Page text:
Catherine Riva of Re-Check was selected by the organizers of the Conference to present the results of her investigation on the “mammo-business”, an extensive system of business models and careers building grown in Switzerland around mammography screening. Her long-form investigative piece was honored in 2014 with a Media Award of the Swiss Academies of Medical Sciences. Catherine participation to the Conference was supported by the Foundation for Research in Clinical Pharmacology and by the Center for Evidence-Based Medicine in Oxford.


Faire reculer les méfaits de la surmédicalisation: Re-Check était à la Conférence Preventing Overdiagnosis 2017 à Québec.

Catherine Riva de Re-Check avait été retenue par les organisateurs de la Conférence Preventing Overdiagnosis pour présenter les résultats de son enquête sur le «mammo-business», ce vaste système de modèles d’affaires et de carrières qui s’est bâti en Suisse autour du dépistage du cancer du sein par mammographie. Son investigation long format avait été récompensée en 2014 par le Prix Médias des Académies suisses en sciences médicales.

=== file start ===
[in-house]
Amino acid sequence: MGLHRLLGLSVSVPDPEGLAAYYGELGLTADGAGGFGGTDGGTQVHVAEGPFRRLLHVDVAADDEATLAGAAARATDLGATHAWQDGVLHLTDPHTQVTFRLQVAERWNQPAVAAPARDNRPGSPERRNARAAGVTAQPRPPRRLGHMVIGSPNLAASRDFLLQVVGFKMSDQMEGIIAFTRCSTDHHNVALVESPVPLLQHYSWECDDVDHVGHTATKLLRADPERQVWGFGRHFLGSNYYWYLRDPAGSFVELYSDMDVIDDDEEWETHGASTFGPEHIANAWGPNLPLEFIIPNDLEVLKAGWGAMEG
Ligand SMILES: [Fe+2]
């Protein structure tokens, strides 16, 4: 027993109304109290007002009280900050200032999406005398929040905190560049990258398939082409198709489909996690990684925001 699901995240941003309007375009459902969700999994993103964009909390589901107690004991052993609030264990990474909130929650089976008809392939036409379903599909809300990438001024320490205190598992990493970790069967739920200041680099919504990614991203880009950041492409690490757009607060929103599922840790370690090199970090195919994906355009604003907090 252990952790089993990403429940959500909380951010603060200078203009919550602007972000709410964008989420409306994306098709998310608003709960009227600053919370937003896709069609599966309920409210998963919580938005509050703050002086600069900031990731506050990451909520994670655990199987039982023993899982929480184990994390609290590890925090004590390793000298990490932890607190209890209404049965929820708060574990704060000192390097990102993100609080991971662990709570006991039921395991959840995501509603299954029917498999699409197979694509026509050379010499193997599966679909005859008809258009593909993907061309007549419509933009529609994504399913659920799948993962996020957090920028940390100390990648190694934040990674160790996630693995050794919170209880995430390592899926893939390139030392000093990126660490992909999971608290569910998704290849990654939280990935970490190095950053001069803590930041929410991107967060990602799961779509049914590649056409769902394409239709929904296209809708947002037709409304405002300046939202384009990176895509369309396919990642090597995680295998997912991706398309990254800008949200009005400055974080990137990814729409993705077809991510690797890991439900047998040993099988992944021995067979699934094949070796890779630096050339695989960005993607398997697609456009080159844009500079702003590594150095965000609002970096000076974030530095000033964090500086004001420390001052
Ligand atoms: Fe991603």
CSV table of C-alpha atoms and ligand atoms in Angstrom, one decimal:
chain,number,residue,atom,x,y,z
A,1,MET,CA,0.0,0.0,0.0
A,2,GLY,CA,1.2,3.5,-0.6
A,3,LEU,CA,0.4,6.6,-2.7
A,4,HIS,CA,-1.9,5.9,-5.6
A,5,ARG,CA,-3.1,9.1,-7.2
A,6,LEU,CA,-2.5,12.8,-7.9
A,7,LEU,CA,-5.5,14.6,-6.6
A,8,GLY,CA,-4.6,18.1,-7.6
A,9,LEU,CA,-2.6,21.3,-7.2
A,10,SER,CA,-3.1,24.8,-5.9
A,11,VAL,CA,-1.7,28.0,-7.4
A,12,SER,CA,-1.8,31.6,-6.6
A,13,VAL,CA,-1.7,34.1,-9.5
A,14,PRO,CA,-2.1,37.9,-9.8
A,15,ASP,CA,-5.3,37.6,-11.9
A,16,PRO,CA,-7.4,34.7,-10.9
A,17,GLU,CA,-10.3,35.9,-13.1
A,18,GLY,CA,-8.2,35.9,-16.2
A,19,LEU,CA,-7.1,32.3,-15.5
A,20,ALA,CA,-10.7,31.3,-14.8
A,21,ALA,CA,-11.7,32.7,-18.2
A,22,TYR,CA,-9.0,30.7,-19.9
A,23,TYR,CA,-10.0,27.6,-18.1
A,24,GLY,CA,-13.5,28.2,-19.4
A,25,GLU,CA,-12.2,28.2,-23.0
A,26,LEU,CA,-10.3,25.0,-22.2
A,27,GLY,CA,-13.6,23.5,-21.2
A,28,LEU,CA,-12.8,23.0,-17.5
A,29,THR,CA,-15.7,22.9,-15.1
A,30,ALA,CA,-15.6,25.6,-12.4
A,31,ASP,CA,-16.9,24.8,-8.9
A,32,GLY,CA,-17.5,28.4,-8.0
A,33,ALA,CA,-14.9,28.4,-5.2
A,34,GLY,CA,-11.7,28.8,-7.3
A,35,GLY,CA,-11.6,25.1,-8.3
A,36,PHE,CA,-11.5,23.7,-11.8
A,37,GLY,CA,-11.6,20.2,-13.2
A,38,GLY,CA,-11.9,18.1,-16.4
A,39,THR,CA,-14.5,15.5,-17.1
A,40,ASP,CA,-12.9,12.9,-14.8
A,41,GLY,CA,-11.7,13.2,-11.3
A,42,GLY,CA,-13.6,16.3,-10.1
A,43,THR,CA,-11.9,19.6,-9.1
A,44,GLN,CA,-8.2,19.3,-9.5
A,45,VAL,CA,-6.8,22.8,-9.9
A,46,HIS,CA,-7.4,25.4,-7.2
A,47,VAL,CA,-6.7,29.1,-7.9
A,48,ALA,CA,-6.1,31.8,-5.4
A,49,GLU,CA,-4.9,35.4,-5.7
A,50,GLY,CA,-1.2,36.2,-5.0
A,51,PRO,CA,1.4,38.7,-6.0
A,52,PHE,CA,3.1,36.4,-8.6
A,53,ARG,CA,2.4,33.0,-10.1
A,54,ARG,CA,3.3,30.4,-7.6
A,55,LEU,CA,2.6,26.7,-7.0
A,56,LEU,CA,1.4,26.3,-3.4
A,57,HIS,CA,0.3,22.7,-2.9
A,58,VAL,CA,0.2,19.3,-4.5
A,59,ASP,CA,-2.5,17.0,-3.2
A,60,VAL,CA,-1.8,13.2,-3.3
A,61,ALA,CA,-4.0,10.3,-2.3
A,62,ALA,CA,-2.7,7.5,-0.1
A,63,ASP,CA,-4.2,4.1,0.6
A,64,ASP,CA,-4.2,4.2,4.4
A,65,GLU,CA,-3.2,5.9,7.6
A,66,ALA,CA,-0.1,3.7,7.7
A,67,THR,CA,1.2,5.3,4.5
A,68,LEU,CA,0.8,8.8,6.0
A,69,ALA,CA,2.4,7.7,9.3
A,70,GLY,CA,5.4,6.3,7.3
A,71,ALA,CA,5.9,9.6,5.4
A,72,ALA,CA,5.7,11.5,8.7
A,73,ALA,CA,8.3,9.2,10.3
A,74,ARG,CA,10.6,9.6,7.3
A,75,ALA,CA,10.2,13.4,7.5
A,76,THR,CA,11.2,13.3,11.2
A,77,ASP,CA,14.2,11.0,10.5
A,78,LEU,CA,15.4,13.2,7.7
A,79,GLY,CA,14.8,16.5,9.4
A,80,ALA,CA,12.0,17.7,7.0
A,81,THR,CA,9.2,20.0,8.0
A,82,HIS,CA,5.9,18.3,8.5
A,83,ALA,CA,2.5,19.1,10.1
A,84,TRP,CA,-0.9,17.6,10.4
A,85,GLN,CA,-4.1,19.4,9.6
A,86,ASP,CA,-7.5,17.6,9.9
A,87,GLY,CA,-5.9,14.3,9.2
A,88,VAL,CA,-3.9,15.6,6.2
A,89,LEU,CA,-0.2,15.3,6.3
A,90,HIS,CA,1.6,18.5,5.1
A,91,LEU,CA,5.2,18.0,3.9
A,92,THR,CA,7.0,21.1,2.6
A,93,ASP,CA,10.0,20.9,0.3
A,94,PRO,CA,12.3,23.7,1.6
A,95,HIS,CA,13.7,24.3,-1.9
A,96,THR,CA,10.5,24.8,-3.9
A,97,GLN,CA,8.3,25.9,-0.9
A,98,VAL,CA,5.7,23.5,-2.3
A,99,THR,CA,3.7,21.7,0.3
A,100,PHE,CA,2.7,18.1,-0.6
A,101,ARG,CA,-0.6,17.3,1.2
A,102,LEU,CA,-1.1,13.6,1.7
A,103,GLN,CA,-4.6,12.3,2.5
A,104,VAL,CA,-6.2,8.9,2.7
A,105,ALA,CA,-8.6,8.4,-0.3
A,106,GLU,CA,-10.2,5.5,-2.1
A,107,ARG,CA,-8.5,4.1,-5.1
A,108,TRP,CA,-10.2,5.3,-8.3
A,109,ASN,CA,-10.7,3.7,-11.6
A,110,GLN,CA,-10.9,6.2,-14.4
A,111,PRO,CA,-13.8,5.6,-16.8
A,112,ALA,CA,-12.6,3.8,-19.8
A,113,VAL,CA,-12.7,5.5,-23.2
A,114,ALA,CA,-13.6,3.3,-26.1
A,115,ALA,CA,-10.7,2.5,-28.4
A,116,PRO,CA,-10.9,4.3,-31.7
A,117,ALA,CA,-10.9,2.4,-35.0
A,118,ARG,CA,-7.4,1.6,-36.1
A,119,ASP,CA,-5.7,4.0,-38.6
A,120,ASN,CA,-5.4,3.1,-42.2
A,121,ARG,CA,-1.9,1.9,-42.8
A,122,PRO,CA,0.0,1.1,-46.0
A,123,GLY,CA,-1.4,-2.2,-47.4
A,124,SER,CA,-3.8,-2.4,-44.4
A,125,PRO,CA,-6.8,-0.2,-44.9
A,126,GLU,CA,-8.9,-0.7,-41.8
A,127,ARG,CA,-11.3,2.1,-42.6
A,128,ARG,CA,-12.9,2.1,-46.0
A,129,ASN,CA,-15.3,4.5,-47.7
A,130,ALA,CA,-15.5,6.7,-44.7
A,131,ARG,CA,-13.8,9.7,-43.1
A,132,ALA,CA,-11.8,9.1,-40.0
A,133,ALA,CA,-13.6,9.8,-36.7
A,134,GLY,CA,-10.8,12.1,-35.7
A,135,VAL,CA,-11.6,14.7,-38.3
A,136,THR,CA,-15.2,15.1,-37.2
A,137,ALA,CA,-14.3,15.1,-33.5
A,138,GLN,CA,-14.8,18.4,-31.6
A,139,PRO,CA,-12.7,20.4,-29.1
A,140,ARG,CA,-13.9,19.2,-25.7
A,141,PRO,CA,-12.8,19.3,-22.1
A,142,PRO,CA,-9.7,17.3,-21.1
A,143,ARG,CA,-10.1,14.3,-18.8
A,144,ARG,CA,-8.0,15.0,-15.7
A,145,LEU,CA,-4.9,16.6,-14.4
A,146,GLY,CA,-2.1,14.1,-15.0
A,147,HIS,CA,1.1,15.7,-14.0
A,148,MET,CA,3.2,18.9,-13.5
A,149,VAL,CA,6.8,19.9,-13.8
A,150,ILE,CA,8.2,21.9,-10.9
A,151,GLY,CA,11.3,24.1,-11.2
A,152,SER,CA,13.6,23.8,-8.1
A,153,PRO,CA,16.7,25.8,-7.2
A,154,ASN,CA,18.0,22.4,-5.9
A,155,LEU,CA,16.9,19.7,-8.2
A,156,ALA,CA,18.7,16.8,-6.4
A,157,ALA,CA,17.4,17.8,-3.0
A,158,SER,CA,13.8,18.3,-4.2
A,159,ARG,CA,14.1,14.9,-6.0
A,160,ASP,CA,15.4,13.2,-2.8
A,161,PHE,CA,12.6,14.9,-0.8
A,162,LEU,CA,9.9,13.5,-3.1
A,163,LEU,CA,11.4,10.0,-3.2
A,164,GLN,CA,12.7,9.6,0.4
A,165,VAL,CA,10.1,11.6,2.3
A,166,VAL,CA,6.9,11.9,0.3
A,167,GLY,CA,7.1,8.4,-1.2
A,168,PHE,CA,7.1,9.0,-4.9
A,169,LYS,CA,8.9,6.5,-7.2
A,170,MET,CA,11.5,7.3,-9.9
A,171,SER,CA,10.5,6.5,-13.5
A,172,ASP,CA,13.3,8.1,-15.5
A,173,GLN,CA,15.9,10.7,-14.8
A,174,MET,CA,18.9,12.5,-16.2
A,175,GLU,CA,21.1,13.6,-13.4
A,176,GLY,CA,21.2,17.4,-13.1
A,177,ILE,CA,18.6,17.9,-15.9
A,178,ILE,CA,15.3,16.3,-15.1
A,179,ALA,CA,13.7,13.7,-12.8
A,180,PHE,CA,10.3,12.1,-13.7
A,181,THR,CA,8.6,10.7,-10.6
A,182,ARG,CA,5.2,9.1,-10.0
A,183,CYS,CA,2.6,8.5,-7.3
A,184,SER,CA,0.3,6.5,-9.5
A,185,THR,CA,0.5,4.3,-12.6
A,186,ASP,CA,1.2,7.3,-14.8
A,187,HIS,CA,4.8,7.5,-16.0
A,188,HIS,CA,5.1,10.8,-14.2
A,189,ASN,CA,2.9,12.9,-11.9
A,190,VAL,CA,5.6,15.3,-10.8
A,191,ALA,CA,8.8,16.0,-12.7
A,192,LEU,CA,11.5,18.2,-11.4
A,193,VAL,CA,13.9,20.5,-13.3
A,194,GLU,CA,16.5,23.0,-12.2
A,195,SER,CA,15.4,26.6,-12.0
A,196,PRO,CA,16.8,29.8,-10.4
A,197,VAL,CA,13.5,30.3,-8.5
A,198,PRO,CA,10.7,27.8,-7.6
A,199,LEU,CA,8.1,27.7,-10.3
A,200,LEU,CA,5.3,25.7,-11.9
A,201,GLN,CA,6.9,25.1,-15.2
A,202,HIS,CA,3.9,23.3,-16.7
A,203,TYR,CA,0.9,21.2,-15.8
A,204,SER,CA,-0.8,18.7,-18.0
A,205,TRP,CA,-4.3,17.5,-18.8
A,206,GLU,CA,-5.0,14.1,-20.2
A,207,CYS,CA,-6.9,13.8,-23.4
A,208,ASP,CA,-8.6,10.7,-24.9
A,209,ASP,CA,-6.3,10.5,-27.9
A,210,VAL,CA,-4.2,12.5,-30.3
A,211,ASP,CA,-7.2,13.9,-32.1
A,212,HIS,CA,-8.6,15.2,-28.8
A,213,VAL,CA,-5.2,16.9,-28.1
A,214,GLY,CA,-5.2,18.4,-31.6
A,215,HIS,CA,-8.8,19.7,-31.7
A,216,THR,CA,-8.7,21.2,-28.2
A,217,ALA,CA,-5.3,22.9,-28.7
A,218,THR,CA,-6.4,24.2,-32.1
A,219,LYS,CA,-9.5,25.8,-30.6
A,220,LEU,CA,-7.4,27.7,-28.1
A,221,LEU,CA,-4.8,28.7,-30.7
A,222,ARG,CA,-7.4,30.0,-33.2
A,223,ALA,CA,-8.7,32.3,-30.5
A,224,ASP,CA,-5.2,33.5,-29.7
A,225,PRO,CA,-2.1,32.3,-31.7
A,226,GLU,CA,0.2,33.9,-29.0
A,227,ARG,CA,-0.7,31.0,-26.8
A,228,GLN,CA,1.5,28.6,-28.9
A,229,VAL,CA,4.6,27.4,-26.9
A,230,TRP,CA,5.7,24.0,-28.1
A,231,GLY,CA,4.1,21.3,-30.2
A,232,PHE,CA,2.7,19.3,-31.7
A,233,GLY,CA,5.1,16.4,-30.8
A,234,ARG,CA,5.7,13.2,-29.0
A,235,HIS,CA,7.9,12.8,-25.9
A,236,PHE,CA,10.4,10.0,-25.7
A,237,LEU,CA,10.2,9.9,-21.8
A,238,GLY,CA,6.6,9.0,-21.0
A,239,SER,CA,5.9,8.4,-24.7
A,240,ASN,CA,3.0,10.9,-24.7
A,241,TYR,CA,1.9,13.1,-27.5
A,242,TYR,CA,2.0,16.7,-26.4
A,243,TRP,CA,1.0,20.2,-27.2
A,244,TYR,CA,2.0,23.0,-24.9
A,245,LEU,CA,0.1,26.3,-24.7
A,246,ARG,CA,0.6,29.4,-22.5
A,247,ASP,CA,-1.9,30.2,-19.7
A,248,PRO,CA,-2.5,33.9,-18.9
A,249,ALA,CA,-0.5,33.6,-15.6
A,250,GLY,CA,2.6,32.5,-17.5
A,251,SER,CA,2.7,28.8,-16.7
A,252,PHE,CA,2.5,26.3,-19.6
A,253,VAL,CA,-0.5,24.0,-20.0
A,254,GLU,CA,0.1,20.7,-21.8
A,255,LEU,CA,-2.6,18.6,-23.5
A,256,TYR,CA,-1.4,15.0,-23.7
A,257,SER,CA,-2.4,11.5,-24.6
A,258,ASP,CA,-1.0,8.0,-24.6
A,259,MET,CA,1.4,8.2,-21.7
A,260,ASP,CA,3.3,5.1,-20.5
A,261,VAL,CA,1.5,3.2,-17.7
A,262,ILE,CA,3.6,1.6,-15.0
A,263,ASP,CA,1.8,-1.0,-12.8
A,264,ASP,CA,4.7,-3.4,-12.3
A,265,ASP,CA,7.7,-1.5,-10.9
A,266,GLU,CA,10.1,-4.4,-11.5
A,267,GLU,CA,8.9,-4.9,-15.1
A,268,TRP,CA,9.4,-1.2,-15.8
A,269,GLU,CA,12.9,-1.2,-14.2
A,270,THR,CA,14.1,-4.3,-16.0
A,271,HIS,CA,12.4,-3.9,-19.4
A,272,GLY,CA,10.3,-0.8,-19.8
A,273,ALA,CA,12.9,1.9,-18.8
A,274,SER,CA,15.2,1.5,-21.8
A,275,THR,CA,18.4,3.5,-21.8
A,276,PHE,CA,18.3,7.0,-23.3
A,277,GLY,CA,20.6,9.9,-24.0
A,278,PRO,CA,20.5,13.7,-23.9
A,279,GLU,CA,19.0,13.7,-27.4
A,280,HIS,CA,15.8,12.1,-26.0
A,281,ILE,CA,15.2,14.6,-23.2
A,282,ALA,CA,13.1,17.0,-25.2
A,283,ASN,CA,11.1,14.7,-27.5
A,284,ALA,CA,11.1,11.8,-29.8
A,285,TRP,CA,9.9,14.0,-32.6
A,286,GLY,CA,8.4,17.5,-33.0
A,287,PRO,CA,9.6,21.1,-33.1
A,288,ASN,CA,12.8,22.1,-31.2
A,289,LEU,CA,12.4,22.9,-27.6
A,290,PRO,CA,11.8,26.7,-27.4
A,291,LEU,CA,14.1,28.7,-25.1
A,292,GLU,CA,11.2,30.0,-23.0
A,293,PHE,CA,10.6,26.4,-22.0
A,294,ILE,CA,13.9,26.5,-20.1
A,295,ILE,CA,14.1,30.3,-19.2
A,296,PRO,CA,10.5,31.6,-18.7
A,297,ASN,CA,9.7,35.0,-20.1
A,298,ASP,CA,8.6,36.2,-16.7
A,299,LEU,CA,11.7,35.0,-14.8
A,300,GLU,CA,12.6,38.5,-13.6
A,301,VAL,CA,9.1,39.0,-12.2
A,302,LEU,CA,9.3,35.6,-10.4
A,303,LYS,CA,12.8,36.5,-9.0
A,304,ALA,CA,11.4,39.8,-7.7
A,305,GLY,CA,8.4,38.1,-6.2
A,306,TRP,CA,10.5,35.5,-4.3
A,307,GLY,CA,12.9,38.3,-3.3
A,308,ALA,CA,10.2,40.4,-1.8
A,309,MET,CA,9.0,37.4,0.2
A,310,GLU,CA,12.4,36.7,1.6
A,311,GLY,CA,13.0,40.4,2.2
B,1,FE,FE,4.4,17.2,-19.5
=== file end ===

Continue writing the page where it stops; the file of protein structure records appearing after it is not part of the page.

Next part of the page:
Faculty of Medicine, proud partner

Pour sa cinquième édition, la conférence internationale Preventing Overdiagnosis s’est tenue au Centre des congrès de Québec du 17 au 19 août 2017.

La conférence, co-organisée par l’Association médicale du Québec, a réuni près de 400 participants, de domaines très variés, notamment du soin, de la recherche, des revues scientifiques, de l’éthique et du droit, mais également de la communauté, décideurs et patients qui ont partagé leurs idées et leurs solutions pour contrer le surdiagnostic et le surtraitement en médecine.